(Updates throughout with comments from Bloomberg, natural gas
NEW YORK Oct 1 New York State's proposed new
environmental rules allowing drilling for natural gas in the
multi-state Marcellus Shale formation face opposition from
environmental groups and, potentially, from New York City.
The proposed state rules would allow drilling around water
wells but require extra reviews, depending on whether the work
was within 2,000 feet or 1,000 feet of the well.
Some green groups want buffer zones created around upstate
reservoirs to protect the city's water from pollution. Mayor
Michael Bloomberg said he had not yet read the proposed rules,
while executives for energy companies said the regulations
would raise natural gas drilling costs but help calm public
fears of water contamination.
Kevin Cahill, a Democrat who chairs the Assembly's energy
committee, said the concept was controversial although new fuel
supplies could shield consumers from price spikes. New York
gets 95 percent of its natural gas from other regions with less
strict environmental rules, Cahill said in a statement.
"The extraction of natural gas we extract from other states
is not environmentally benign," he said. "New Yorkers simply
cannot leave their environmental concerns at the state line,"
New York City's Council Speaker Christine Quinn said she
was skeptical the state's rules would protect the city's water
system, which carries a billion gallons a day for nearly 9
"We have already heard reports from Pennsylvania about the
negative consequences of gas drilling on water resources in
that state," Quinn, a Democrat, said in a statement issued late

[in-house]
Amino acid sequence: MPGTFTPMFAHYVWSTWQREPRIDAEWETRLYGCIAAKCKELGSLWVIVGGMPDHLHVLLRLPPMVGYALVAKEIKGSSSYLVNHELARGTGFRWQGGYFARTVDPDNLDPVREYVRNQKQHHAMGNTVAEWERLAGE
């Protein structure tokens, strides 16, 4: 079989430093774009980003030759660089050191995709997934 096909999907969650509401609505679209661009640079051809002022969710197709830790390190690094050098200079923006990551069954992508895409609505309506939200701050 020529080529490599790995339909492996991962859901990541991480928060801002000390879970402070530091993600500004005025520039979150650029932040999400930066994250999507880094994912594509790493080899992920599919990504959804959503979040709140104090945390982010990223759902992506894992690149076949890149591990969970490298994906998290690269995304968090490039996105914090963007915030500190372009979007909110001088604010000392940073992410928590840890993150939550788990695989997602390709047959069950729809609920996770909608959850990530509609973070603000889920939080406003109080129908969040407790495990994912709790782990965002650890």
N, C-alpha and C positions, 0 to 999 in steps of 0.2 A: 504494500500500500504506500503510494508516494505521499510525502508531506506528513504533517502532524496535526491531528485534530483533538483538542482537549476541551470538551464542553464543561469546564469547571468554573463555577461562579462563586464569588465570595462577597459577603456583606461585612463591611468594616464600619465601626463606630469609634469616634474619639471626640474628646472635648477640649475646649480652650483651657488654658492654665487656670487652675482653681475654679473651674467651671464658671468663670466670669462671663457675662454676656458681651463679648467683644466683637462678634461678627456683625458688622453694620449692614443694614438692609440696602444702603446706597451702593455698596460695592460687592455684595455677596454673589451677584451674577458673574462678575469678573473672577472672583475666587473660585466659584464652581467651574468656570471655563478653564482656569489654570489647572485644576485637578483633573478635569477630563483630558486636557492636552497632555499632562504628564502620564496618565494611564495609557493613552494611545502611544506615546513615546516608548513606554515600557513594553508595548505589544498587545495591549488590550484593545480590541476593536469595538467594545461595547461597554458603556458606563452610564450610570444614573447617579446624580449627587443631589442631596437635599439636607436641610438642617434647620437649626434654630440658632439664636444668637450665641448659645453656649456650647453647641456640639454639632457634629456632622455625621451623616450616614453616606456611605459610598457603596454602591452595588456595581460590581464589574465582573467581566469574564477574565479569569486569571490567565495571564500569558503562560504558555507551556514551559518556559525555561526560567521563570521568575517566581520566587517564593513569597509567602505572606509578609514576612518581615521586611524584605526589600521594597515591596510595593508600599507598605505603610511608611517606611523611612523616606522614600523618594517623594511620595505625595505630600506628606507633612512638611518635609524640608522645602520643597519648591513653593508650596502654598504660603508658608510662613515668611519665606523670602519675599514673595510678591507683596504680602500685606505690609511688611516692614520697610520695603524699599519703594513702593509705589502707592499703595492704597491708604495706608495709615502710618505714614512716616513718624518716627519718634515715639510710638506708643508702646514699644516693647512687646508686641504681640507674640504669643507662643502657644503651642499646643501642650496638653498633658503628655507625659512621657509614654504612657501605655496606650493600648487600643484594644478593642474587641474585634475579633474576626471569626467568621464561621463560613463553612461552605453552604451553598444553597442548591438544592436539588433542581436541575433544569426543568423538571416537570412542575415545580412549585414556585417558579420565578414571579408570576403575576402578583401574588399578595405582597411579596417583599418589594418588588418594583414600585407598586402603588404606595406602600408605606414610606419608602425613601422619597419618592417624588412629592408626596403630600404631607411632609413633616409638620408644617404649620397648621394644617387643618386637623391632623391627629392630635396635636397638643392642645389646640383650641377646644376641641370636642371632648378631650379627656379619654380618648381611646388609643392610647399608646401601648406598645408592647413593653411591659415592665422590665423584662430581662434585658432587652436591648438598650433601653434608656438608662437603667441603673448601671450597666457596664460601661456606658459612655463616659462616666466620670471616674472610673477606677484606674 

The huge Marcellus Shale formation, which extends across
much of Pennsylvania and parts of West Virginia, Ohio and New
York, is likely the nation's largest shale reservoir.
Shale gas, or gas trapped in sedimentary beds, is seen as
having the potential to provide the United States with
affordable fuel that will help drive economic growth, reduce
dependence on foreign oil and limit emissions for decades.
But concerns are growing that the drilling techniques used
to fracture the gas-bearing rock could contaminate drinking
water. Quinn called for amending the federal Safe Drinking
Water Act to tighten rules for hydraulic fracturing.
In this process, also known as fracking, a mixture of
water, chemicals and other materials like sand are pumped into
the shale formation to split the rock and free the trapped
While the chemicals used may be only a small part of the
mix of fracking fluid, some are considered toxic or are known
causes of cancer, raising concerns about the potential for
ground water contamination.
Bloomberg told reporters the city has bought land in the
watershed to protect the city's drinking water. "Unless we are
satisfied, you can rest assured we will fight that," he said.
Brad Gill, executive director of the Independent Oil and
Gas Association of New York, said the new regulations would
increase costs but would not make gas drilling impossible.
"They certainly will increase the cost of exploring for and
producing our gas," he said. "It's an increased burden but I
think it's doable."
(Reporting by Joan Gralla and Joseph Silha in New York, Jon
Hurdle in Philadelphia; Editing by David Gregorio)